Form & Function
Packaging and accessories
The Fidue Sirius A91 comes in a small square box. The box is wrapped tightly in a paper branding band that I struggled to get off without ripping. I had to be slow and patient, characteristics I’ve gained much more experience with from baby mealtimes. After the wrapper is safely removed and set aside, the box is a leather box with foam inserts to aid in safe transport of all the sexy audio innards. The top of the package has really nice foam tray for holding the shells, with a classy blue ribbon used for pulling out the adaptors on the underside. The IEM tip storage is another story, it’s a cheap blown plastic number that the IEM tips don’t want to go back on once you’ve taken them off—a bit of a pain for a review unit that you want to return in pristine condition. Below the tray the aluminum case ornamented in laser etched edges and lettering, with a dimpled waist can be found. Pulling up on the lid reveals the headphone cable. Along with all the other gubbins you’ll find your warranty card, an airline adaptor, a 3.5mm to 6.3mm adaptor, and a guitar pick tool and some desiccant—do not eat—for keeping everything dry and bug free on the long journey from China. The guitar pick tool is used for releasing the MMCX connectors, trust me, you want to use the tool, and not to channel Jimi, but I bet you could play some Little Wing, if you like.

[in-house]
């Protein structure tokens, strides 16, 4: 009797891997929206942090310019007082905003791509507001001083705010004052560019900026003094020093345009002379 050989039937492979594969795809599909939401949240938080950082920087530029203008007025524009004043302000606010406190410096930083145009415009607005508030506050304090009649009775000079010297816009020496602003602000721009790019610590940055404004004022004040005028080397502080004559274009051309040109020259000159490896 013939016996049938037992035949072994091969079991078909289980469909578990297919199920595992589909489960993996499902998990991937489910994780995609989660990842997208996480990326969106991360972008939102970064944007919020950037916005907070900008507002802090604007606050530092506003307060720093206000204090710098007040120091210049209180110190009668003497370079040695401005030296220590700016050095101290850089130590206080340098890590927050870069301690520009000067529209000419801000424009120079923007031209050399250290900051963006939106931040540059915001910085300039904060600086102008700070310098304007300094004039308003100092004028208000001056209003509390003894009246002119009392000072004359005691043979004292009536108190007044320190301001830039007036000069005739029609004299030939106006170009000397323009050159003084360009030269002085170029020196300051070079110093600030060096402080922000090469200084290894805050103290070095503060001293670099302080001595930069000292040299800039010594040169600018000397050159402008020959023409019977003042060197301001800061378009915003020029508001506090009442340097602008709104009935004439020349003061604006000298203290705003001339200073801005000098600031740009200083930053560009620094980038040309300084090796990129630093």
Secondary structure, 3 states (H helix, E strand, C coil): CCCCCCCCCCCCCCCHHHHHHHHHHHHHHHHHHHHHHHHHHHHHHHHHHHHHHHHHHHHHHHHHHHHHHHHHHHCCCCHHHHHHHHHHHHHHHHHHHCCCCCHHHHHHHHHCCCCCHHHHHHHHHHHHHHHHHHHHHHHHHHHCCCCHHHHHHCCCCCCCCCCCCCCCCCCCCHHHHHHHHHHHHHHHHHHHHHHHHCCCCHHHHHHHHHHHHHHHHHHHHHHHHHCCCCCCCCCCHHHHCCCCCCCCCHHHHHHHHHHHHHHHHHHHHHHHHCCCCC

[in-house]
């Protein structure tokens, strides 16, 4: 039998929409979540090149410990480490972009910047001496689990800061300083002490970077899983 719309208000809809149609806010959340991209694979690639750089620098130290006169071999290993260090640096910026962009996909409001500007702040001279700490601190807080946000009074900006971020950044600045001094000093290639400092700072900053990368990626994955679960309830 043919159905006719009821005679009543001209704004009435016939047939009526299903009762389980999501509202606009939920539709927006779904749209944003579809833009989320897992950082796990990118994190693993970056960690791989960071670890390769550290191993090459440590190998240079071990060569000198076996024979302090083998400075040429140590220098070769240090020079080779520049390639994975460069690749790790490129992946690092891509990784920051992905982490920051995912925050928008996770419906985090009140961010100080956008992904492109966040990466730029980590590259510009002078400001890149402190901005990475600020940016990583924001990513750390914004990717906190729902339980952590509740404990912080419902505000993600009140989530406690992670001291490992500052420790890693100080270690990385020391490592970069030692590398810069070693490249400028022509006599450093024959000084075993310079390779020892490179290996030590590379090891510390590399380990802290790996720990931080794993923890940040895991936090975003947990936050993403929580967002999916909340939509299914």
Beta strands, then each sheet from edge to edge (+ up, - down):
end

I was both generally impressed with the accessories. I think that every headphone manufacturer should make their headphones balanced, and include adaptor cables. That Fidue has included adaptor cables for standard 3.5mm TRS and for 3.5mm TRRS (HiFiMan balanced) is impressive to me and is a big point in their favour. I wish I could just buy the cable, and adaptors like on the A83. Maybe that will be an option in the future. The selection of tips was limited, but I found the Fidue tips to be of very high quality. I tried the comply foams, but they made the sound too warm for me. My favourite tips with the Sirius were not the ones that came with the IEM.